This week, Tableau published its Top 10 Business Intelligence Trends 2018 report and, much like the return of the Pumpkin Spice Latte at my local Starbucks and the twinkling of Christmas lights on every high street, it's a timely reminder that the year is drawing to a close and 2018 is just around the corner.
The report provides an insightful perspective on the emerging technologies and trends that will come to the fore over the next 12 months. I encourage you to read the report in full. If, however, your Pocket is bursting at the seams with white-papers and reports you haven't quite gotten around to reading, I've distilled down the key points in a blog-friendly format. I hope you find it helpful.
While it's no surprise to see AI topping a trends list, it's encouraging to see Tableau going beyond the buzz and developing a more rounded vision of how these technologies will fit into the modern workplace. The Tableau vision for AI, according to the report, is as the ultimate “analyst's assistant”, enabling them to spend less time crunching numbers and more time thinking about how to apply insights to their business.
Key stat: By 2020 AI will create 0.5 million more jobs than it eliminates (Gartner)
As someone with a humanities background who moved across into tech this struck a chord with me. Companies will place higher value on hiring workers with Liberal Arts backgrounds to analytical roles, as skills like storytelling, persuasion and empathy become equally or even more important for data workers than pure technical skills.
Key stat: Liberal arts grads are joining the tech workforce 10% more rapidly than technical grads (LinkedIn)
Natural Language Processing “will grow in prevalence, sophistication and ubiquity” in 2018, the report says, becoming a key interface between business users and analysts and their data. A hint at exciting things to come in future versions of Tableau?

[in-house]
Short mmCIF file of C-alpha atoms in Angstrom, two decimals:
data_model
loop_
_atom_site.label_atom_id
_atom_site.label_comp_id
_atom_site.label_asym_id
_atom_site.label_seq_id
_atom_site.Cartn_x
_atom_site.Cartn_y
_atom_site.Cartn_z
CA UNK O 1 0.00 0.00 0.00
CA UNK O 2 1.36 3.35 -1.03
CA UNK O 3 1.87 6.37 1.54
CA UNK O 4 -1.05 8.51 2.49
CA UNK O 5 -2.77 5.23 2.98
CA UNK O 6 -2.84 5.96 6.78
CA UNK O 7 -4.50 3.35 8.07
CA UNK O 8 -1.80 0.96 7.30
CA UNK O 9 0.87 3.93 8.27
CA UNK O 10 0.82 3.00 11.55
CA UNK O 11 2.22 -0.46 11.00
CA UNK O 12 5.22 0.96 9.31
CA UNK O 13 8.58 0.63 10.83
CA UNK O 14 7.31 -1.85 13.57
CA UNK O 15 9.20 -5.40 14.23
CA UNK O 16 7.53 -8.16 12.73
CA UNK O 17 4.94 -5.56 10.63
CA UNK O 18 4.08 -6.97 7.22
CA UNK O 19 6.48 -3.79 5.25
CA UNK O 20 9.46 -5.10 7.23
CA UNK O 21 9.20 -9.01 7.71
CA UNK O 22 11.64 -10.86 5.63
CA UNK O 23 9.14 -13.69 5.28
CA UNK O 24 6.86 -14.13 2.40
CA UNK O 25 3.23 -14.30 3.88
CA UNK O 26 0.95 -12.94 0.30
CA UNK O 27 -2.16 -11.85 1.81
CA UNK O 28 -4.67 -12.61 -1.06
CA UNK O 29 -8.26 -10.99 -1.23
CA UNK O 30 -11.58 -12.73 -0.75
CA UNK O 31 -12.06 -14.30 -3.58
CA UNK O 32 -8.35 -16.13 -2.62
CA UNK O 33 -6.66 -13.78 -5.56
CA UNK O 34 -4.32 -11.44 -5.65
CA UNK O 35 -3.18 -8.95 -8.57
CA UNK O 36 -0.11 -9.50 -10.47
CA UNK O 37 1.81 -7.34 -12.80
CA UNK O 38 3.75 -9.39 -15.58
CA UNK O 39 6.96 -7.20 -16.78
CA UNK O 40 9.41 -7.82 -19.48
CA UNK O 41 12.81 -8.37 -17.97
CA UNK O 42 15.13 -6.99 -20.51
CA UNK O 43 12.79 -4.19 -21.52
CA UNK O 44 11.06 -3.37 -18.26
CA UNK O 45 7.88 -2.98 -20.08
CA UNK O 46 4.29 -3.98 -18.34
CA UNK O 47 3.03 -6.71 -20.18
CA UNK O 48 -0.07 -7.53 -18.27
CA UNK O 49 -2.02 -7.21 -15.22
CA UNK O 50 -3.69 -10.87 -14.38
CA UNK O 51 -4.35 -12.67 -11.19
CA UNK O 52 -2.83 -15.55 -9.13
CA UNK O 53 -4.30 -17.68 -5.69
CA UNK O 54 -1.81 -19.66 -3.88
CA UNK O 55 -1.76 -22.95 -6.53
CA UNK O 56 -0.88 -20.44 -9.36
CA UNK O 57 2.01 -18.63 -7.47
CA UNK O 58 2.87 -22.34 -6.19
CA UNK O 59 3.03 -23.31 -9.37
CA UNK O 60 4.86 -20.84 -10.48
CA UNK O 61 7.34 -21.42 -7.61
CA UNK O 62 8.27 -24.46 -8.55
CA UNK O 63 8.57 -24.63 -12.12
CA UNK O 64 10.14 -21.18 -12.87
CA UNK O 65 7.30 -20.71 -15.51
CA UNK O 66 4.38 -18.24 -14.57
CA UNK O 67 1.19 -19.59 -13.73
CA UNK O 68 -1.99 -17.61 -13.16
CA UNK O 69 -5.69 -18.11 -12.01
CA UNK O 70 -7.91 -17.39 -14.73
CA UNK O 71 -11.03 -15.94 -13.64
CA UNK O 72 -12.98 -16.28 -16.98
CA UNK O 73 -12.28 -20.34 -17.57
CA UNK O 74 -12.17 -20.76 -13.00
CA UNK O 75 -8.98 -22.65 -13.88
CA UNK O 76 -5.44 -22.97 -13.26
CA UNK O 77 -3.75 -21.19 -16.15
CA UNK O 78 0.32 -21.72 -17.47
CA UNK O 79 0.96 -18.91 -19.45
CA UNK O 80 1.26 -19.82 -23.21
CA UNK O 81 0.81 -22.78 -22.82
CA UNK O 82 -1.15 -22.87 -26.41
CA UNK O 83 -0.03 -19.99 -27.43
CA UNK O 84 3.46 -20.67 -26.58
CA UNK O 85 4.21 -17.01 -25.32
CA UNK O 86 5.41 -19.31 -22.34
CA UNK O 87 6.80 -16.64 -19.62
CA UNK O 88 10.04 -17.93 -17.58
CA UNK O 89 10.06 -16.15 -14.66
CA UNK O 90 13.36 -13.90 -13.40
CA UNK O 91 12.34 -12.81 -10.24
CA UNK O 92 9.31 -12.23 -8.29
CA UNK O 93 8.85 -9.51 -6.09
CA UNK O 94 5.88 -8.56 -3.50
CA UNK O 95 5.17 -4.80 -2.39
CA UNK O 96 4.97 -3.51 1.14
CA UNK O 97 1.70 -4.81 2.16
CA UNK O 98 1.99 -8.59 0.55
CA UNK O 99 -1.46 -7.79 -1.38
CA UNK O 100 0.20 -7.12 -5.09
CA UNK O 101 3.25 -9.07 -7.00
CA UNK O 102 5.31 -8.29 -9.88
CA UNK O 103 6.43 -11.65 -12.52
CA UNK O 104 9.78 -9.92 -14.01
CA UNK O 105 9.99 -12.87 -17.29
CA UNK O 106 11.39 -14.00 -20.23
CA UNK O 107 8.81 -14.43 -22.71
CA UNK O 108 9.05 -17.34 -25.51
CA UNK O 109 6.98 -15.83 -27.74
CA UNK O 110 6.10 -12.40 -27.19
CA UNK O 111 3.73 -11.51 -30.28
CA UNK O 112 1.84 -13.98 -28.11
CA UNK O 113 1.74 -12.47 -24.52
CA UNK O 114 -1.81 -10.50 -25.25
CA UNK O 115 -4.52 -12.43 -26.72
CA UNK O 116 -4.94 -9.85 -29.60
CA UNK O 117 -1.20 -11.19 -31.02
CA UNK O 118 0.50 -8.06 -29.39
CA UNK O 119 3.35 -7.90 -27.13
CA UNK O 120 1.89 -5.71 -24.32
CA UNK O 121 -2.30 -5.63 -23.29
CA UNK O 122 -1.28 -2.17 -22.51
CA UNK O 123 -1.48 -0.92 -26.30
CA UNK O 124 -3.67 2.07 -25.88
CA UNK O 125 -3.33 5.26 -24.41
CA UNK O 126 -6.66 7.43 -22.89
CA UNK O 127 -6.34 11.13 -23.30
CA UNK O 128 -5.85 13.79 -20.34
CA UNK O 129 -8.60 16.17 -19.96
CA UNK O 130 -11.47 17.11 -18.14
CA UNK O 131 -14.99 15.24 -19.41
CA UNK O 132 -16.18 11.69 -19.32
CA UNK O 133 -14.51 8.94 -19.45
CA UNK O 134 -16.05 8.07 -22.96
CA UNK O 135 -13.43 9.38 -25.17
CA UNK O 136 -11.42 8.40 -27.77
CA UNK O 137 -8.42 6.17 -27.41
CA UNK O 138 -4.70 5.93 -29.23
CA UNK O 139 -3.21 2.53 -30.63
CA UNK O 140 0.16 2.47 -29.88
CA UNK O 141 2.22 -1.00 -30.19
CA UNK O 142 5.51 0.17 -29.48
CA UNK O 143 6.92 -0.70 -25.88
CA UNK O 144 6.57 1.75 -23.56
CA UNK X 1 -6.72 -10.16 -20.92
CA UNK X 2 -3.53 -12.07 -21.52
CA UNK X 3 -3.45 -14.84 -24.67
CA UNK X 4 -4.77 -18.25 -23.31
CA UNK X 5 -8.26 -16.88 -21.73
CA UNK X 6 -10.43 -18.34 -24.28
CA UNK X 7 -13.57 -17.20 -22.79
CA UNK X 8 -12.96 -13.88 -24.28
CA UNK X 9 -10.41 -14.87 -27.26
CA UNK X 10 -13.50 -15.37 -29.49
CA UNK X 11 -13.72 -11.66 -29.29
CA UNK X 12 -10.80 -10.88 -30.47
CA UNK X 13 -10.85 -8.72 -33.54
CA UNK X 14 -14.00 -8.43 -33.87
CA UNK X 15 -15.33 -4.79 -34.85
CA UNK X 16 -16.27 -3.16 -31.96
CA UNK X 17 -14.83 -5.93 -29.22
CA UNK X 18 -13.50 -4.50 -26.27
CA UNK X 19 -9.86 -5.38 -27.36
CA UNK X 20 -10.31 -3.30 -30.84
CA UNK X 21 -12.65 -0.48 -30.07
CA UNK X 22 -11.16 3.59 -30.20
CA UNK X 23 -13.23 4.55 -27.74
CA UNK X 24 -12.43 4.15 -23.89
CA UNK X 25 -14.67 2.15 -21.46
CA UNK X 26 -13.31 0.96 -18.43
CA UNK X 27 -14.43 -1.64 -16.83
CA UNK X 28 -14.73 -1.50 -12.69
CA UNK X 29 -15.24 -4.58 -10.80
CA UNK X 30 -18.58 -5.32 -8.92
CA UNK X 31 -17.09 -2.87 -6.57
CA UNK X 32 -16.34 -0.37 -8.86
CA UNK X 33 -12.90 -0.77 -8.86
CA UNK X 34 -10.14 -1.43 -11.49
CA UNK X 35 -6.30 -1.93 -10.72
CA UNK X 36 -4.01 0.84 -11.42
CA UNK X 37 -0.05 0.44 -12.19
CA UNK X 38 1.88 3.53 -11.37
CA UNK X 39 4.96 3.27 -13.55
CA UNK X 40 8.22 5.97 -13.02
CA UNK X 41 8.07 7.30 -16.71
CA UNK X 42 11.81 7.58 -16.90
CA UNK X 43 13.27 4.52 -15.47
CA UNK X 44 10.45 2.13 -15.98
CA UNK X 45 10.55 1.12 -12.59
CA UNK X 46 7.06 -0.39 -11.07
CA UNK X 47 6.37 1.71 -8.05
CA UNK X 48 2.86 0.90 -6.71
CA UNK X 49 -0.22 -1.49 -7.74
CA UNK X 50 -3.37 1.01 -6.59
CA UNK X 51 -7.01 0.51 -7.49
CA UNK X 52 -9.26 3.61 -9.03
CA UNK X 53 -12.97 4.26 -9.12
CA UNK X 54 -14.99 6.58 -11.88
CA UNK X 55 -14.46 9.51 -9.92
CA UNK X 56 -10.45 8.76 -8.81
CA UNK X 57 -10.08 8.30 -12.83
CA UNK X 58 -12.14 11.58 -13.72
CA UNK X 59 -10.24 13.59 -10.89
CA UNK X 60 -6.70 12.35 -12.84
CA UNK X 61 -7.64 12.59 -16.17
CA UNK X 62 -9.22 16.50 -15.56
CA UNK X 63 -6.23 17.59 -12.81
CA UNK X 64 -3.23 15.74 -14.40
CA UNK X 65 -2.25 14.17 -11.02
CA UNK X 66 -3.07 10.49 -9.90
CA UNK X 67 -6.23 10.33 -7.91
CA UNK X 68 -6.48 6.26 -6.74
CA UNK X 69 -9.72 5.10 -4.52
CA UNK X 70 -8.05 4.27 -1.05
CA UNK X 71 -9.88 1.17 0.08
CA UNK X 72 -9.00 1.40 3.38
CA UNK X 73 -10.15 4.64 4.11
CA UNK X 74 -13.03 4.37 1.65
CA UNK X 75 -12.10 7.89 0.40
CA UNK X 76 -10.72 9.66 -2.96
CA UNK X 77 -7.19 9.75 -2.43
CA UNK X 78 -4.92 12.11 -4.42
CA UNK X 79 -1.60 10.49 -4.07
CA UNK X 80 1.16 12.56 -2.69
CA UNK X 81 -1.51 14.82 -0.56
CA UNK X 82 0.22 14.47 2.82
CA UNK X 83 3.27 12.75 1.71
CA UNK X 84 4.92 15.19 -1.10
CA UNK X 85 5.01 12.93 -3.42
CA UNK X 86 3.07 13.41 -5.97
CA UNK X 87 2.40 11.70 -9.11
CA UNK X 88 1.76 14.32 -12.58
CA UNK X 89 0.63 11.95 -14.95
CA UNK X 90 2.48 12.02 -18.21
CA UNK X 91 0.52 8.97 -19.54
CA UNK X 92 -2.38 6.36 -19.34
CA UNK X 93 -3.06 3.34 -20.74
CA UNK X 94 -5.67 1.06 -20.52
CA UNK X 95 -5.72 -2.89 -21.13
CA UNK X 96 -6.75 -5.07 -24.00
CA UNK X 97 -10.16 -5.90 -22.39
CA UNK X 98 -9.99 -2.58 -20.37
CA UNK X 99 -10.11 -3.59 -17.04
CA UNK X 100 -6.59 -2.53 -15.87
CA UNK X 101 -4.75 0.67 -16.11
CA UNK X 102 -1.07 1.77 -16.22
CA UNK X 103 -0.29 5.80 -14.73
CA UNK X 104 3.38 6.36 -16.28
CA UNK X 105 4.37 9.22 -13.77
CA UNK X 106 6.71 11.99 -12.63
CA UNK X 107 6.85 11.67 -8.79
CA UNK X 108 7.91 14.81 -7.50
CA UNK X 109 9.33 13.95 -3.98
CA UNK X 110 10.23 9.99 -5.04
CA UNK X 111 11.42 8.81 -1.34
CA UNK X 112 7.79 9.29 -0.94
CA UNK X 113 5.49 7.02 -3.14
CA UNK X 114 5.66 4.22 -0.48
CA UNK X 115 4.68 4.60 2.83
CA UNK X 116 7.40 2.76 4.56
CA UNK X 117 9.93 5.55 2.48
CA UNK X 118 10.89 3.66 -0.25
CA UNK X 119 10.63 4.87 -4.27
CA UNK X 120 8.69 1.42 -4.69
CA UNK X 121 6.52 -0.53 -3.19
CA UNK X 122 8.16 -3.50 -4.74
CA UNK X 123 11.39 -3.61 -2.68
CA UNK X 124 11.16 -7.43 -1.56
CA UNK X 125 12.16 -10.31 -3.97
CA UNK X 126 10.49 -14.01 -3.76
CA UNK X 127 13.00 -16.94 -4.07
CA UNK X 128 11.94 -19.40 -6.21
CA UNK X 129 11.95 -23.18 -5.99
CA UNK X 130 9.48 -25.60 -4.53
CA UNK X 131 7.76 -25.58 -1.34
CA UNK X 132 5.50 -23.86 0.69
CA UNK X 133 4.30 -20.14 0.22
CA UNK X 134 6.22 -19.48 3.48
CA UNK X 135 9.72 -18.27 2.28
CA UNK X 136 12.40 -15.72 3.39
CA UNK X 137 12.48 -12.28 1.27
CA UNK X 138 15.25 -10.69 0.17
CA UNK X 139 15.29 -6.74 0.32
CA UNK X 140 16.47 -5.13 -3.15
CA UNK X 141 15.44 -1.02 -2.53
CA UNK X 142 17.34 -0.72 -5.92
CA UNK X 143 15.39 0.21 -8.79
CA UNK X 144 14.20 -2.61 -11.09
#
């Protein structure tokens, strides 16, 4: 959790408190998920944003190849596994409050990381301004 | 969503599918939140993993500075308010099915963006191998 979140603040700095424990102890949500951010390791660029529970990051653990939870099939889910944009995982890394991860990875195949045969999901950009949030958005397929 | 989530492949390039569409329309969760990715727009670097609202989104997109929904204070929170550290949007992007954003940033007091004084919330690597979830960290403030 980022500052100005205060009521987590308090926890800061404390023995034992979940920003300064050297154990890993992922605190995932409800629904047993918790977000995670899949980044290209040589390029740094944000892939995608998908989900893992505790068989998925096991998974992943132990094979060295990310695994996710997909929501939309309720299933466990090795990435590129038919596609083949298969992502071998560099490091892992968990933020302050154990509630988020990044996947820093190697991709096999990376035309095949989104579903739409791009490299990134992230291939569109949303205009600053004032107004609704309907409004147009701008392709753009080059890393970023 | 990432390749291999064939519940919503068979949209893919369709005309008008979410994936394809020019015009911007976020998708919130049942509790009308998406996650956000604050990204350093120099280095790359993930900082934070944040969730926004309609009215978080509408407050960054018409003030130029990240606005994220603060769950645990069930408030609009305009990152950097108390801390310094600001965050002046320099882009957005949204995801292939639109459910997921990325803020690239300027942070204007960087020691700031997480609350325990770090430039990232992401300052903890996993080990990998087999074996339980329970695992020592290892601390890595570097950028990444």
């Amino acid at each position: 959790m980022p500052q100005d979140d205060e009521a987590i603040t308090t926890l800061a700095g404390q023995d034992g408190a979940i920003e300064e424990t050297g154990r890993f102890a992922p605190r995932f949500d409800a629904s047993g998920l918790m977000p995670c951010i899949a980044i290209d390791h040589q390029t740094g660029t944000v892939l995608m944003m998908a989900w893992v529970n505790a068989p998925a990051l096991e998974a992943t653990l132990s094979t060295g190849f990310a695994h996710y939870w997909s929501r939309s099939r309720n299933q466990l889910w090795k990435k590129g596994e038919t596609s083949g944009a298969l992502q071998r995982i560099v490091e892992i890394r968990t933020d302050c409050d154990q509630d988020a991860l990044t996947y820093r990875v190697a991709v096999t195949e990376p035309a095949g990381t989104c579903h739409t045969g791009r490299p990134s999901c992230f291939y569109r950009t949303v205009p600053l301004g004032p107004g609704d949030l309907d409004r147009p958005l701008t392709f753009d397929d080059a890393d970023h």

Key stat: By 2020 50% of analytical queries will be generated via search, NLP or voice (Gartner)
Enterprises will move towards implementing multi-cloud enterprises, leveraging combinations of tools like AWS and Azure rather than tying themselves to one platform. This brings benefits of flexibility but also risks around governance, technical expertise and workload demands.
Key stat: 70% of enterprises will be implementing a multi-cloud strategy by 2019 (Gartner)
Organisations will continue to move BI responsibilities (data governance, building analytical models, and so on) away from CIOs and towards CDOs (Chief Data Officers). CDOs will be highly outcome-focussed and strategic and will wield increasing power within their businesses.
Key stat: By 2020, 50% of leading organisations will have a CDO with similar levels of strategy influence and authority as their CIO (Gartner)
As self-service analytics expands access to data, new and innovative ways of implementing data governance will emerge. Top-down processes controlled by IT will, says the report, be replaced by collaborative processes that draw on expertise of the whole business.
Key stat: 45% of "data citizens" say less than half of their reports have good quality data. (Collibra)
With the cost data breaches becoming an increasingly visible financial risk for companies, an industry will emerge providing cyber and privacy insurance to cover liabilities for data breaches, the report predicts.
Key stat: Only 15% of US companies have an insurance policy for their data (Ponemon)
Demand will rise for data engineers who can design, build and manage a businesses' operational and analytical databases in a way that supports growing numbers of self-service analytics users.
Key stat: Analysts can spend as much as 80% of their time cleaning and preparing data (TechRepublic)
The ability for more and more IoT devices to report location data will drive growth of “location of things” analytics, using technologies like Bluetooth Low Energy to enable hotels and stores to track and report on the location of people and assets within their buildings.
Key stat: IoT endpoints will grow to 30 billion by 2020 (IDC)
Universities, say Tableau, will offer many more courses in data science and analytics in 2018 as demand for graduates exceeds expectations.
Key stat: 40% of managers have trouble hiring analytical talent (MIT)